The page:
From City College student to public relations employee
A successful road

A woman in glasses and dark hair wearing a light blue blouse stands outside in the City College quad.
Crystal Lee stands in the quad of City College where she once walked as a journalism student. The Daily Democrat and The Davis Enterprise are just two of the publications she has worked for. Photo by Kate Paloy | katepaloy.express@gmail.com
Kate Paloy | Web Manager | katepaloy.express@gmail.com

After entering Rodda Hall North, Room 277, with a quick turn to the left past a humble setting of desks and workspace equipment will lead you to the first point of contact for the media and the public at City College.

This is where Crystal Lee can be found. Lee, 29, a former City College student, is the new full-time City College public relations technician. Until Amanda Davis returns from maternity leave, Lee will be taking her place in the interim.

Lee’s background prepared her for the public relations position. She says she came to City College after two years of employment with The Davis Art Center. As a former City College student from 2000-2002, her classes included working on the campus newspaper, the Express, as a writer, then a news editor, and eventually one of the first web editors for the newspaper’s online site.

“When you get down to it, the Express is where I really started my career,” Lee says. “I feel a personal connection to the school.”

In her current job as the interim public information officer for City College, Lee reports directly to and works closely with City College President Kathryn Jeffery. Lee’s duties include maintaining communication with the community regarding changes and projects happening on campus.

In addition, Lee informs local news media about City College’s big events, like the recent ribbon cutting for the Hughes Stadium and opening of the new Performing Arts Center.  If that’s not enough, Lee handles the City College website and social media.

In 2001, when Lee was on staff at the Express, she says editors physically copied, cut and pasted layouts as commonplace steps, followed by a drive to Galt with their finished work for printing.

Currently, City College graphic design students perform this task, digitally.

As a news editor, she says she was confident in her skill set and felt she had a direct role informing fellow City College students. Lee says working with the original Express website, which at the time was an experimental project, proved to be a time-consuming task.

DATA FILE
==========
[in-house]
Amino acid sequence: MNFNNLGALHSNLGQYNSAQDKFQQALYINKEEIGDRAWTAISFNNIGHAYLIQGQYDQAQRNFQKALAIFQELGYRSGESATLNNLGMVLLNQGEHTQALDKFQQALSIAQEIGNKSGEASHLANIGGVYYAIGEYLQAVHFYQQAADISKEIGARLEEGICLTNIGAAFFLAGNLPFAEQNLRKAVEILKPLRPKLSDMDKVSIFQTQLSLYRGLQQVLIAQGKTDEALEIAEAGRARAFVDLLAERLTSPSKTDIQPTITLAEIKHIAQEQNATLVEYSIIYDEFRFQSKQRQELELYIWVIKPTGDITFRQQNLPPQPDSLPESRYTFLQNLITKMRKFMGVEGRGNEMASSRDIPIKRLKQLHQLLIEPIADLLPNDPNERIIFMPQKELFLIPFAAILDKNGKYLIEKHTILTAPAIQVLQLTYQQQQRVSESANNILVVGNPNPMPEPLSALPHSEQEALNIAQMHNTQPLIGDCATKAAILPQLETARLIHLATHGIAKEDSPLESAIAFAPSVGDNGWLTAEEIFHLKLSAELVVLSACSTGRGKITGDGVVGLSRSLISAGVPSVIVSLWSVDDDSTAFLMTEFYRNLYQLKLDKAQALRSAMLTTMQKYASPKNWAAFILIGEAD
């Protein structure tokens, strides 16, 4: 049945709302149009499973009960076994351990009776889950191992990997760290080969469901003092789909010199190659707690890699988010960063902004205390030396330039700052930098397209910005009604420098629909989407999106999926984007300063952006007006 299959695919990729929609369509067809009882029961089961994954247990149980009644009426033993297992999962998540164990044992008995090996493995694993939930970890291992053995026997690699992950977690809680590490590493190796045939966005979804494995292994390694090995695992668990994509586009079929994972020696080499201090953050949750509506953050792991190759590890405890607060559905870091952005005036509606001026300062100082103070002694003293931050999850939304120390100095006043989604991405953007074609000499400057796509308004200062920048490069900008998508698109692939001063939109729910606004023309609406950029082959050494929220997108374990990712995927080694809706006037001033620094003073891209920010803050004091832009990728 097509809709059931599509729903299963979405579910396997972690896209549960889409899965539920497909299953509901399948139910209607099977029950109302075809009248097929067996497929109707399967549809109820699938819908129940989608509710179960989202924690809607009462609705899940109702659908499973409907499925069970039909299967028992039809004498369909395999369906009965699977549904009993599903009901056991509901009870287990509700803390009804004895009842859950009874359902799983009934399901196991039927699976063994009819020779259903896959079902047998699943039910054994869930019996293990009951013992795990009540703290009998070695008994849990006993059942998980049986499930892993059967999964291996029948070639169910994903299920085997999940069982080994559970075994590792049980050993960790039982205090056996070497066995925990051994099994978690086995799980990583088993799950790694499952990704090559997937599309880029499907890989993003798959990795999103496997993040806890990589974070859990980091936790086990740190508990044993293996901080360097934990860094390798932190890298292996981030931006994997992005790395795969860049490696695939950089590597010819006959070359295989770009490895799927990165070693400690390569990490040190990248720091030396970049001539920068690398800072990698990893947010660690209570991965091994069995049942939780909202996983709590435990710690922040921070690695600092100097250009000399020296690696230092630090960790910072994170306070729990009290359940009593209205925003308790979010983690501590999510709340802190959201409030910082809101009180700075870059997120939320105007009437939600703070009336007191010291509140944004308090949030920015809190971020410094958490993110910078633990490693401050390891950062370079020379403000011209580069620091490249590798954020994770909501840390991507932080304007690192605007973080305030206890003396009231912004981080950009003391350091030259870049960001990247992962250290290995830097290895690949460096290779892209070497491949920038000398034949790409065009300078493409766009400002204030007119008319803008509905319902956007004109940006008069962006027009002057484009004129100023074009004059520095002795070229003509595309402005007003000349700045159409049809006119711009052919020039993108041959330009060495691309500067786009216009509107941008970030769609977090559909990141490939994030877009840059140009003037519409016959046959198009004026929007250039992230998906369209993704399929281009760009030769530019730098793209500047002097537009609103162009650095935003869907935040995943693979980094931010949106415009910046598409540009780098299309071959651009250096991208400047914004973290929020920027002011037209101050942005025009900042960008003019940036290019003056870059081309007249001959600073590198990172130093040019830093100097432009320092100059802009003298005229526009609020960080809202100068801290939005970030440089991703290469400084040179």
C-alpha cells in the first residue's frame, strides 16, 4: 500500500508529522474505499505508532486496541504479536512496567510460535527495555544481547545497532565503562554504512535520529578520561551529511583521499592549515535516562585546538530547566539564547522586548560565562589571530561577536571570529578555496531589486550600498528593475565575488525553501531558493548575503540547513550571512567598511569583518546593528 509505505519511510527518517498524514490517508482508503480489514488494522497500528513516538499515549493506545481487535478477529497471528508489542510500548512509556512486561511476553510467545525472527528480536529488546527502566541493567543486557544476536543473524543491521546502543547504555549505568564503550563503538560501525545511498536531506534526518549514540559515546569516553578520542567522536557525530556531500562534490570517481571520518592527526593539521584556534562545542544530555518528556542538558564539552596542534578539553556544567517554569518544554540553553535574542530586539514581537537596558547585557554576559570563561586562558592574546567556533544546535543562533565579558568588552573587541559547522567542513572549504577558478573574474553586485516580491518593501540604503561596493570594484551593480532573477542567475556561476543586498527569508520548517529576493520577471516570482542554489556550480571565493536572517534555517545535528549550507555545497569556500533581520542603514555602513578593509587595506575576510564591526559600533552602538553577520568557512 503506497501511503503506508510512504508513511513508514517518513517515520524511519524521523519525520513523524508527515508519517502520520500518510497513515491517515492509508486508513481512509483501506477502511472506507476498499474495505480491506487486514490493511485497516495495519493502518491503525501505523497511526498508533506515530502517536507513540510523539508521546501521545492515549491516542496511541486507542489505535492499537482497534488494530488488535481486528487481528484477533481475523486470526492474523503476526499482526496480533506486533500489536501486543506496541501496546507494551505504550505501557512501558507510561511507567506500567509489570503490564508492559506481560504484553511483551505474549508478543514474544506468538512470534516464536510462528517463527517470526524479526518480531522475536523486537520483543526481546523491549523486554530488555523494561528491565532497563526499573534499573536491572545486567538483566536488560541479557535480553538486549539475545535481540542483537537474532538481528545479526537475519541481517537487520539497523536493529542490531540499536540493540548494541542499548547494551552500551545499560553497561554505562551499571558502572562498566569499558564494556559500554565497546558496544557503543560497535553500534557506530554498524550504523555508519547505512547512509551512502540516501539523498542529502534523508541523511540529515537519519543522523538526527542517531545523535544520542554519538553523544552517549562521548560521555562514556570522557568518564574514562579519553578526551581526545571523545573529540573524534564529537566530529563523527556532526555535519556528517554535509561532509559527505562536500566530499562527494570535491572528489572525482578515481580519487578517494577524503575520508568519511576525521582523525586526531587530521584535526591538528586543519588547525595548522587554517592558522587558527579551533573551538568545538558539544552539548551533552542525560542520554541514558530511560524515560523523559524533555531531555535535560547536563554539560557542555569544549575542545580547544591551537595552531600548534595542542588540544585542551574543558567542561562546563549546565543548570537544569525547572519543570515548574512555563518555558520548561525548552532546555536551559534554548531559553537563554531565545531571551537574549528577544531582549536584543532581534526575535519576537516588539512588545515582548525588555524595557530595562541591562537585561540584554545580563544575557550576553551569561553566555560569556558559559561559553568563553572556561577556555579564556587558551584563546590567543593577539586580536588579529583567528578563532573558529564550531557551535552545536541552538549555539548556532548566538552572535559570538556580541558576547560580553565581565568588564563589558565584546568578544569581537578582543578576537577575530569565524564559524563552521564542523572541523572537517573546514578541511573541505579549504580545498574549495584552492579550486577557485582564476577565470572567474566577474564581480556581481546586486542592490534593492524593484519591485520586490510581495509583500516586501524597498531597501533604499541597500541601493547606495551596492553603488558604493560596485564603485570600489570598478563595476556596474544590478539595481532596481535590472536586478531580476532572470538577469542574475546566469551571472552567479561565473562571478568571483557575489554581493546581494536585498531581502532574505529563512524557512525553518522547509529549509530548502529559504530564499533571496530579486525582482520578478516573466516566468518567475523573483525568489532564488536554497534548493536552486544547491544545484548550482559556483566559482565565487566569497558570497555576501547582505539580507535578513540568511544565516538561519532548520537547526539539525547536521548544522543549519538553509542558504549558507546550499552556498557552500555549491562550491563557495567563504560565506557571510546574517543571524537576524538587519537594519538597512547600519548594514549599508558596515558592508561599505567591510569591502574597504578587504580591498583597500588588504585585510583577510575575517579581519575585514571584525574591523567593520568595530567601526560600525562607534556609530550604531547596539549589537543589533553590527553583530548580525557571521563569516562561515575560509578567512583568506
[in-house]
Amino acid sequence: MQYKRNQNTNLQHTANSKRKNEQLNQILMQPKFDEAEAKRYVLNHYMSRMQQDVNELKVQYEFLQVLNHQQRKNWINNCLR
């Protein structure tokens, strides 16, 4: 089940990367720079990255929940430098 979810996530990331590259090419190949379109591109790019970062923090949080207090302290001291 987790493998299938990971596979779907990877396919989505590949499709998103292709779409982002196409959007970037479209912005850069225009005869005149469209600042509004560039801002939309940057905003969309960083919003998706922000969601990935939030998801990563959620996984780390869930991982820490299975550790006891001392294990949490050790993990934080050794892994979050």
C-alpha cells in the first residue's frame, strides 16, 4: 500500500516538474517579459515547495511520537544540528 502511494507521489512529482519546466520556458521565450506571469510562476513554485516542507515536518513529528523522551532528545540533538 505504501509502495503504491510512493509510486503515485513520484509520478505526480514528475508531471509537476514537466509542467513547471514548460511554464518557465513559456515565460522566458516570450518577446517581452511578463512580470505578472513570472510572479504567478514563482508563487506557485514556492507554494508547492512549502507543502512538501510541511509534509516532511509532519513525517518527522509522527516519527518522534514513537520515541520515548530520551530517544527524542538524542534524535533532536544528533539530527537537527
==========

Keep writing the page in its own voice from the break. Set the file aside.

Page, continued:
“Right now the whole online world is a challenge for newspapers in general,” says Lee.

Lee says of all the Express issues and challenges of meeting deadlines, the special edition published after the 9-11 attack on the World Trade Center is her most memorable.

“It was very real news and we tried to get students’ perspective,” said Lee. “It was a different time.”

Former City College journalism instructor and current Cosumnes River College Dean of Humanities and Social Sciences Ginny McReynolds spoke highly of Lee.

“Crystal is diligent and a fine addition to the staff,” McReynolds said.

Lee says her transition from City College student to an employed reporter happened in 2005. A Woodland paper, The Democrat, gave Lee the city council beat, an experience she describes as wonderful.

“I am forever grateful that I had that opportunity to get my foot in the door,” Lee says. “The Democrat gave me my professional experience.”

After two and a half years of employment, she moved on to work as a writer for the Davis Enterprise, where her coverage of the city council remained the same.

Lee says the days were long and the job became physically exhausting.  Every Tuesday she would attend the City Council meetings until the end—which sometimes meant midnight. The story deadline was 6 a.m.

“Often I would not get home until 4 or 5 in the morning,” says Lee.

No longer in journalism and married two years ago, Lee says she is looking forward to having children one day. She says the job she has now is the stable job she was in search of and the enduring work of journalism has prepped her properly for this position,  one of “constant challenges.”

Because of her background in journalism Lee will tell you she is no novice to deadlines, schedule adaptations and long hours. Still, her work in public relations allows her to work hard and show her dedication.

“I don’t think I will be working until 5 a.m.,” Lee says. “But if the job requires it, I will.”